To understand Arizona history, you have to learn about Italian explorer Eusebio Kino.[quote_box_right]IF YOU GO
What: Maricopa Historical Society Speaker Series
When: First Mondays, October-April, 5:30 p.m.
Where: Maricopa Public Library
How much: Free
A Jesuit priest, Father Kino traveled around much of 17th century Arizona, including the area that is now Maricopa, as well as California and Sonora. While he was establishing dozens of Catholic missions, he was often the first non-Native through some areas to provide descriptions of the land and people.
Author Barbara Jarquay returns to the Maricopa Historical Society to talk about Father Kino and his legacy, one of eight historians who will participate in the new 2019-20 Speaker Series.
Other speakers’ topics range from POW camps in Pinal County to Maricopa’s archaeology and answer the big question: Why is Maricopa not in Mexico? The historical society’s vice president, Denny Hoeh, said the lineup may be even better than last year’s.
The year will also include a new fundraising dinner loaded with historical snippets, “Tales & Treasures.”
Oct. 7, local archaeologist Aaron Wright is scheduled to start things off. The focus of his studies has been the Great Bend of the Gila River and what he calls its “very impressive array” of archaeological sites. For the historical society, he will talk about the basics of Maricopa’s archaeology.
Hoeh said Wright’s award-winning work has disputed long-held beliefs about the source of some of the petroglyphs in southern Arizona, bringing the Patayan into the discussion. “He’s probably one of the national experts on the Patayan,” Hoeh said.
Nov. 4, Doug Whitbeck and Michael Daehler are scheduled to talk about the natural history of Sonoran Desert National Monument.
“People don’t know the Sonoran Desert is one of the most diverse areas on the planet,” Hoeh said.
Dec. 2, author Doug Hocking returns to talk about his new book coming out in October, “Terror on the Santa Fe Trail” about an Apache battle in the 1800s.
Jan. 6, Jaquay brings her new research in to Father Kino to the meeting. Also a geographer, she last spoke to the society about the history of Arizona sheepherding.
For Arizona, the Gadsden purchase of 1854 defined its current borders and placed what is now the city of Maricopa (not to mention Tucson and Yuma) into the United States. At the Feb. 3 meeting, historian Dan Judkins will explain how and why the crucial purchase came about.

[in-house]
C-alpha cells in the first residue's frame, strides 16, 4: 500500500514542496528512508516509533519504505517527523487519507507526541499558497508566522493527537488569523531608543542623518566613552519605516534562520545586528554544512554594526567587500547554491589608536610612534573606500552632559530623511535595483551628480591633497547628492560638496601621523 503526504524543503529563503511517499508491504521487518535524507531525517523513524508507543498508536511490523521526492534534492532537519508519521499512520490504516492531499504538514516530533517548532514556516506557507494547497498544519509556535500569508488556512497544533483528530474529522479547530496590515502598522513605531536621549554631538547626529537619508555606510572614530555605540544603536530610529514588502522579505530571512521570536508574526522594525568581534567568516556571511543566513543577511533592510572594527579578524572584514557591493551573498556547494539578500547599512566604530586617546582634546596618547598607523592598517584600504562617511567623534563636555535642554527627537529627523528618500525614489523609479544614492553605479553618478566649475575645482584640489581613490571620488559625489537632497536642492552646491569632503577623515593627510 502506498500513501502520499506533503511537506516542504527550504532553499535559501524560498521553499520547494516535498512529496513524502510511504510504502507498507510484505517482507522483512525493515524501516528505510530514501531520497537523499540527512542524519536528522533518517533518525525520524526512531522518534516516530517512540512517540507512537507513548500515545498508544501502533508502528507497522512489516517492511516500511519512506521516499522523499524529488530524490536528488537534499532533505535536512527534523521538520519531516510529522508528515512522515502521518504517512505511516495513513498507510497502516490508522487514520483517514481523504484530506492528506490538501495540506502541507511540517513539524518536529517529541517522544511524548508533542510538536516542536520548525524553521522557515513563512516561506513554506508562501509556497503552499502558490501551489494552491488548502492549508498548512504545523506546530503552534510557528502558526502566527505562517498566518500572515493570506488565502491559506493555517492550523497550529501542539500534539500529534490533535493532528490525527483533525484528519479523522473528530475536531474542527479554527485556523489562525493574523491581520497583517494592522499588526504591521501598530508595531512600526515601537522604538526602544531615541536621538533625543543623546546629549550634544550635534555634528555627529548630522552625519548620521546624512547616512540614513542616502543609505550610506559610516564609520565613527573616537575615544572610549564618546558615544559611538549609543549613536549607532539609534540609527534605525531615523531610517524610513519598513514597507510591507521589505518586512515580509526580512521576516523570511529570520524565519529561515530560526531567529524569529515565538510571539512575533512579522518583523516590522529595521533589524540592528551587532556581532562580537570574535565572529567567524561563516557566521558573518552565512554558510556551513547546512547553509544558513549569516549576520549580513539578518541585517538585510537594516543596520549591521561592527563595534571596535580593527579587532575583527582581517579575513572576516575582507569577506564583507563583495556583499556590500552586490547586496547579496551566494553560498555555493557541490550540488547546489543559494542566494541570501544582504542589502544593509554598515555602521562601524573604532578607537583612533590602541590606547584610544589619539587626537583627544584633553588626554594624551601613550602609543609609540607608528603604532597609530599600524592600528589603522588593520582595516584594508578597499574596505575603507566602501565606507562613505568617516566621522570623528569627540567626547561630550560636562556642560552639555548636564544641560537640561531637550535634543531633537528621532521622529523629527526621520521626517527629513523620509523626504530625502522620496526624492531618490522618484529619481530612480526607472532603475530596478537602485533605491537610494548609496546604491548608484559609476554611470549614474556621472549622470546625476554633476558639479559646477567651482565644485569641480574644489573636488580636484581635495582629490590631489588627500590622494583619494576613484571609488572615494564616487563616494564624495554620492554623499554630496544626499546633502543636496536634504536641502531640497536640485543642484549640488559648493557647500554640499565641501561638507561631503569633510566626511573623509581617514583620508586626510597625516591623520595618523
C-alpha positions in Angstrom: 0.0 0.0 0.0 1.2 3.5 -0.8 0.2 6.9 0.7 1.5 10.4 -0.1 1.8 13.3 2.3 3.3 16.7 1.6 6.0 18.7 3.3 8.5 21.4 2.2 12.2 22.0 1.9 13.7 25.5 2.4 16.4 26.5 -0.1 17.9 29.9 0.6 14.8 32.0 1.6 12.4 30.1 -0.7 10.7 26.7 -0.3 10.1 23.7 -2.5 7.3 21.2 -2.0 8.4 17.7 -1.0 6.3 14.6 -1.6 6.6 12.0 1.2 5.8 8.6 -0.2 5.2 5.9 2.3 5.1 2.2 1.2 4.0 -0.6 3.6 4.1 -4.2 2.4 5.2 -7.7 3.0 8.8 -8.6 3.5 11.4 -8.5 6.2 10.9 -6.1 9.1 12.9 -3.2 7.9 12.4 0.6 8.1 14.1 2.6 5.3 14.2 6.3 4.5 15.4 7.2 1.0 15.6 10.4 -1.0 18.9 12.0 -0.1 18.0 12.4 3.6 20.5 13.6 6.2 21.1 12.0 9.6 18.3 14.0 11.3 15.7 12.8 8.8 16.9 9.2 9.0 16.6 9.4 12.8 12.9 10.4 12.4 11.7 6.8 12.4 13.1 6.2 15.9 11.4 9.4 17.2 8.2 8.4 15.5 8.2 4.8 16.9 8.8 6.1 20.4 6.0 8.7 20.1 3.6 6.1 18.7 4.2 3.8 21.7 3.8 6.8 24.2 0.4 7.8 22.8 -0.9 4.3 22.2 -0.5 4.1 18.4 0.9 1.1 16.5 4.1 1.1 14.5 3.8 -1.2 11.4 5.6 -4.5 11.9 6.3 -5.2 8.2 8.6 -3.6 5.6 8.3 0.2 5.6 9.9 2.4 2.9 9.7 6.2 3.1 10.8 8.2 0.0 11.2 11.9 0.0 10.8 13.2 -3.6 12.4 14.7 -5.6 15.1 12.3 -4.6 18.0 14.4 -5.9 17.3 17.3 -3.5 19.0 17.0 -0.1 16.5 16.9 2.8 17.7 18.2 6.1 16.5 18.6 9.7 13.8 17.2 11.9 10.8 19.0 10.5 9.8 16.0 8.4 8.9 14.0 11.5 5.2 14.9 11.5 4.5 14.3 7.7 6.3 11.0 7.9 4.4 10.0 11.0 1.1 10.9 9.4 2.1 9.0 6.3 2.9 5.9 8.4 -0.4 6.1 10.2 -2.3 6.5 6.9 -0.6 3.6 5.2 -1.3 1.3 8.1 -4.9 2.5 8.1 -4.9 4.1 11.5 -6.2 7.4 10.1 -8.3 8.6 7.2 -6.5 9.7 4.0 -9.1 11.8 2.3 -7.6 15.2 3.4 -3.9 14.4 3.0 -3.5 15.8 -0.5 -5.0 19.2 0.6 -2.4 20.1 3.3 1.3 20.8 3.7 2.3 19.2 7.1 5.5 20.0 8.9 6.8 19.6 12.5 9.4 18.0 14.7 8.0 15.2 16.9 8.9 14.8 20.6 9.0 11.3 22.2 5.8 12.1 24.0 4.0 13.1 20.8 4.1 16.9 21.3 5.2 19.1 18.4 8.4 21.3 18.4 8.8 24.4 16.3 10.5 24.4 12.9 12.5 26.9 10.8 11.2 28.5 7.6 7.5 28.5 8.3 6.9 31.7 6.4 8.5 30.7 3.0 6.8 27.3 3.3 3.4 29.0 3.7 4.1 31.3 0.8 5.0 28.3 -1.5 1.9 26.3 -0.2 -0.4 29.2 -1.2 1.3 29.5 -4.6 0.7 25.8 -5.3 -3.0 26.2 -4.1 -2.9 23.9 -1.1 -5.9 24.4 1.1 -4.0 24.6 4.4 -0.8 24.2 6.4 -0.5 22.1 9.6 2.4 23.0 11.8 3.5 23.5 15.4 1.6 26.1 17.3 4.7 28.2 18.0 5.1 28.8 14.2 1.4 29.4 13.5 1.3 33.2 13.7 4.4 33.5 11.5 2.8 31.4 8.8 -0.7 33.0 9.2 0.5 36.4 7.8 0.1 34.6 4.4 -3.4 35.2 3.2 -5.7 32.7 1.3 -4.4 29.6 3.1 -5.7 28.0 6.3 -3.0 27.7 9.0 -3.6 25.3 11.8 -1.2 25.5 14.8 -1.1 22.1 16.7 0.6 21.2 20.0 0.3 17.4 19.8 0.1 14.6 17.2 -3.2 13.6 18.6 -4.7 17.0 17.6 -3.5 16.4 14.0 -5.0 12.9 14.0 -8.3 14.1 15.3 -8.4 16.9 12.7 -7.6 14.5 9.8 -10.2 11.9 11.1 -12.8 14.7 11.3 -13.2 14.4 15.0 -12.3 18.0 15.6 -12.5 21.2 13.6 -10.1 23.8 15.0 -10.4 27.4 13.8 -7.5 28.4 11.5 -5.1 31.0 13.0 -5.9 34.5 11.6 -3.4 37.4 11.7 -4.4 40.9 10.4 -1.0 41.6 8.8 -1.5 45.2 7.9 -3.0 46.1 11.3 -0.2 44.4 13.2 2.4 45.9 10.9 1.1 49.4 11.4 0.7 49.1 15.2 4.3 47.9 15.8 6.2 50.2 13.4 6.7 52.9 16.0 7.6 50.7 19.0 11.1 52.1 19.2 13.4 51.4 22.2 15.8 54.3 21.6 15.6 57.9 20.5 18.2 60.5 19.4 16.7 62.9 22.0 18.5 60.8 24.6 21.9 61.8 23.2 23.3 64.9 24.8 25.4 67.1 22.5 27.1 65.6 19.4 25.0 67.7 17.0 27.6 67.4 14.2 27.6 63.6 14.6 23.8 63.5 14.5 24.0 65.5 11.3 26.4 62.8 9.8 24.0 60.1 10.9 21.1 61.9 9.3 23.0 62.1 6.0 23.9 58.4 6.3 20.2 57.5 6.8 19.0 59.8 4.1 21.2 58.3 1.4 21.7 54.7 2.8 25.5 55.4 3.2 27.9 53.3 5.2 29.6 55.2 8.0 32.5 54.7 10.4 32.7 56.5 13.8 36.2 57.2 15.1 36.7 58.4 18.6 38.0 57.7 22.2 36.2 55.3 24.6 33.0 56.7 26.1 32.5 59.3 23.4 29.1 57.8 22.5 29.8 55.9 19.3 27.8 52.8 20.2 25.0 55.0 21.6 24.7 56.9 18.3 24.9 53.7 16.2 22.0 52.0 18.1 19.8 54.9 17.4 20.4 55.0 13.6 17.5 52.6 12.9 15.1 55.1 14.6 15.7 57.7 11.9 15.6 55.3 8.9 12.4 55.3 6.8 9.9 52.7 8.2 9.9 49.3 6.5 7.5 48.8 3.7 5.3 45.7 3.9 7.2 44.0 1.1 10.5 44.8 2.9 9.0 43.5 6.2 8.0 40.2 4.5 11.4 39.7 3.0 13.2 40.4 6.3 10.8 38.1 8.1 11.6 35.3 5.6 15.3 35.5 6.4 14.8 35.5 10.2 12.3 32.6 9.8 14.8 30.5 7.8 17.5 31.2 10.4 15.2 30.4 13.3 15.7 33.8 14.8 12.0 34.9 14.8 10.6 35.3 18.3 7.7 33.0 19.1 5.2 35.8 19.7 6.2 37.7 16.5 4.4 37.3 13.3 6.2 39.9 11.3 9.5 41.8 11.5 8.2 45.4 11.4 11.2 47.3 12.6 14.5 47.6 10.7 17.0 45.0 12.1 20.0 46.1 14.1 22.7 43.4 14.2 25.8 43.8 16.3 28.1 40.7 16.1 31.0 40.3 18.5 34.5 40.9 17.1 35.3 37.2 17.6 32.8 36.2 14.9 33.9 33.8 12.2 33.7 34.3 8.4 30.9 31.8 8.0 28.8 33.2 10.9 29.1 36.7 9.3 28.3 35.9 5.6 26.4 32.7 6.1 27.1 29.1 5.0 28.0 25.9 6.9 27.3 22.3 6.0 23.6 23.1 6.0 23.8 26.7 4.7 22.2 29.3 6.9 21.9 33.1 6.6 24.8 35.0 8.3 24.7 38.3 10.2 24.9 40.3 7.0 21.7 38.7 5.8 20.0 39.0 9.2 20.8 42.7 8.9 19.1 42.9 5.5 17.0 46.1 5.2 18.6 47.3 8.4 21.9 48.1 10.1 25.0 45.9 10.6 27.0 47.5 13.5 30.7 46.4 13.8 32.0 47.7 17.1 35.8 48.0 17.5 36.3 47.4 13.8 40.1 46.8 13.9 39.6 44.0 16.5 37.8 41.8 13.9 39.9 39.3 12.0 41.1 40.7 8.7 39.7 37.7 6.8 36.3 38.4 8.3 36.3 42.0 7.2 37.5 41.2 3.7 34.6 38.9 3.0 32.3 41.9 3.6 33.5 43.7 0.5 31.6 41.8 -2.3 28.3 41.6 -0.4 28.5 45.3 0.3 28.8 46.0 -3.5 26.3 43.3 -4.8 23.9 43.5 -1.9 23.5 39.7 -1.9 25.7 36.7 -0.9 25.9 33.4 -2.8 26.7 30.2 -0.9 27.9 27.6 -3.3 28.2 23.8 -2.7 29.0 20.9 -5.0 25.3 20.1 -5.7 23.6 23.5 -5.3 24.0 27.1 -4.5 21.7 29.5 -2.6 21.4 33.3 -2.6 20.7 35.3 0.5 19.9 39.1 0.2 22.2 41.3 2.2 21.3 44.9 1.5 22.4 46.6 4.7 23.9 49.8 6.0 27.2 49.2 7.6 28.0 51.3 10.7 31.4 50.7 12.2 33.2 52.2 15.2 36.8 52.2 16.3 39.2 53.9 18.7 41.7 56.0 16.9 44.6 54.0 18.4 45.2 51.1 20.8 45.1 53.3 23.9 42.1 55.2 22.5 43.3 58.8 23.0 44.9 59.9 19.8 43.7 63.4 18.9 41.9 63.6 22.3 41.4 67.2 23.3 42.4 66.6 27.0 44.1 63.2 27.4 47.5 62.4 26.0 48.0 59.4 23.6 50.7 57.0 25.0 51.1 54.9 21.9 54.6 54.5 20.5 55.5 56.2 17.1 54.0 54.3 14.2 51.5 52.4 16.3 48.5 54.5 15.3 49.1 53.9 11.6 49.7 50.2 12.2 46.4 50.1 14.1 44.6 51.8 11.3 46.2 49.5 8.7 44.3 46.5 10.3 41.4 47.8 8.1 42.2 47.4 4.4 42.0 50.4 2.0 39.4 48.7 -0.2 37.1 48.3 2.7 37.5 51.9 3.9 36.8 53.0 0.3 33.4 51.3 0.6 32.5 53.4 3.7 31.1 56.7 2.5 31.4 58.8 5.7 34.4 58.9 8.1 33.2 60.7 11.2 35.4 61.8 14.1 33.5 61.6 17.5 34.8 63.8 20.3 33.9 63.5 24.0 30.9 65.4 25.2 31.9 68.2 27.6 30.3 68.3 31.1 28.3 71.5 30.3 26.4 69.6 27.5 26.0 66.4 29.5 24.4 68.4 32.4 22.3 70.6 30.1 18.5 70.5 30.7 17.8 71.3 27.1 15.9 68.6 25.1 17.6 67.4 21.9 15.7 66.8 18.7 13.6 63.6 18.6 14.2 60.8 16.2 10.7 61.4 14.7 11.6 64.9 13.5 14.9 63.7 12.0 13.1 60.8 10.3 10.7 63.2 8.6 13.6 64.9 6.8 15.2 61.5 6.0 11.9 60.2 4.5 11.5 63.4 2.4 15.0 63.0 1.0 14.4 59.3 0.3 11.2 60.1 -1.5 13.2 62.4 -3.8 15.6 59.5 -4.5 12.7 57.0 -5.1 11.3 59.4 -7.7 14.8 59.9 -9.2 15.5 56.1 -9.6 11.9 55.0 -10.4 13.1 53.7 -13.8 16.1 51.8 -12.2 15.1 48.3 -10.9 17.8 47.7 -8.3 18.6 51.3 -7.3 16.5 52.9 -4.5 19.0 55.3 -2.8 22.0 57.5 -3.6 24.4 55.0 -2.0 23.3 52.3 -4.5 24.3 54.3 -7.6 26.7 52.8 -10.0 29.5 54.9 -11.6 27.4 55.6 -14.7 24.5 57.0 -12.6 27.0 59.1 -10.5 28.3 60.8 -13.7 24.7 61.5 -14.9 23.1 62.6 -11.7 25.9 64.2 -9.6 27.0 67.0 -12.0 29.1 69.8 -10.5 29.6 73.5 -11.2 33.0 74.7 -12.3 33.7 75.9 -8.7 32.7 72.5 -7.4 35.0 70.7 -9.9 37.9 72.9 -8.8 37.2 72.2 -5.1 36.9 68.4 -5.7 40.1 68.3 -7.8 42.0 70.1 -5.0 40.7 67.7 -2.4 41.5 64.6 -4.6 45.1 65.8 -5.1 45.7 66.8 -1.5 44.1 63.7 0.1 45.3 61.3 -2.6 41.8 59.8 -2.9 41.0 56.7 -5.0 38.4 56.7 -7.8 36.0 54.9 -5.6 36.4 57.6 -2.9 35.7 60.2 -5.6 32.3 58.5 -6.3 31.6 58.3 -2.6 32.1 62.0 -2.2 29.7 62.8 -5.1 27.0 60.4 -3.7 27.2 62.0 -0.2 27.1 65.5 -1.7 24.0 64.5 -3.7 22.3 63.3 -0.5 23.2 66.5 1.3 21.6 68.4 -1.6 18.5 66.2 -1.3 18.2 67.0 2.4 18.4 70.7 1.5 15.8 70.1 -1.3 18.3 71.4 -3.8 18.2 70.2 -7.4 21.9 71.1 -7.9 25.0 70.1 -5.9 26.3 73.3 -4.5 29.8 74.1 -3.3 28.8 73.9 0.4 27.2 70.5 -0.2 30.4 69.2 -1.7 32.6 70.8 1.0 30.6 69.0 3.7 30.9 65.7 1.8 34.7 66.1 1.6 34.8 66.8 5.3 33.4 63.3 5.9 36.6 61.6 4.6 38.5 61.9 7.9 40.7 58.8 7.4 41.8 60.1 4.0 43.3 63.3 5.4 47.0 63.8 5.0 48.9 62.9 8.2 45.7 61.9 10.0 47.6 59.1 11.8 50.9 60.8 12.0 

March 2, Gerald T. Ahnert will discuss the Overland Mail Company that left its mark on Maricopa. He worked on a bill now in Congress waiting to be approved to designate the Butterfield Trails as a national historic trail. A native New Yorker, he has had his work featured in True West magazine.
“No Butterfield stage was ever held up by outlaws, and no one on his stages was ever killed during the company’s service on the Southern Overland Trail,” he wrote.
“He’s not a young man, but he is so adventuresome,” Hoeh said.
April 6, archivist Steve Hoza will wrap up the series with a talk about World War II prisoner-of-war camps in Pinal County. Hoeh said he even went to Germany to interview some of the former POWs and was a contributor to the History Channel’s “The Great Escapes of World War II.”
This year, Maricopa Historical Society will forego its traditional golf-tournament fundraiser and instead launch a new event. “Tales & Treasures” is scheduled for Oct. 26, a catered dinner at Leading Edge Academy that will dish up plenty of folklore and antiques.
The event is 3-6 p.m. and is $40 for members and $45 for nonmembers. Hoeh said the plan is to have local historians make the rounds during the meal, stopping at each table to share area history or at least the truth behind some tall tales. Funds raised go to the programs and projects of the society. Learn more in the October issue of InMaricopa.
This story appears in the September issue of InMaricopa.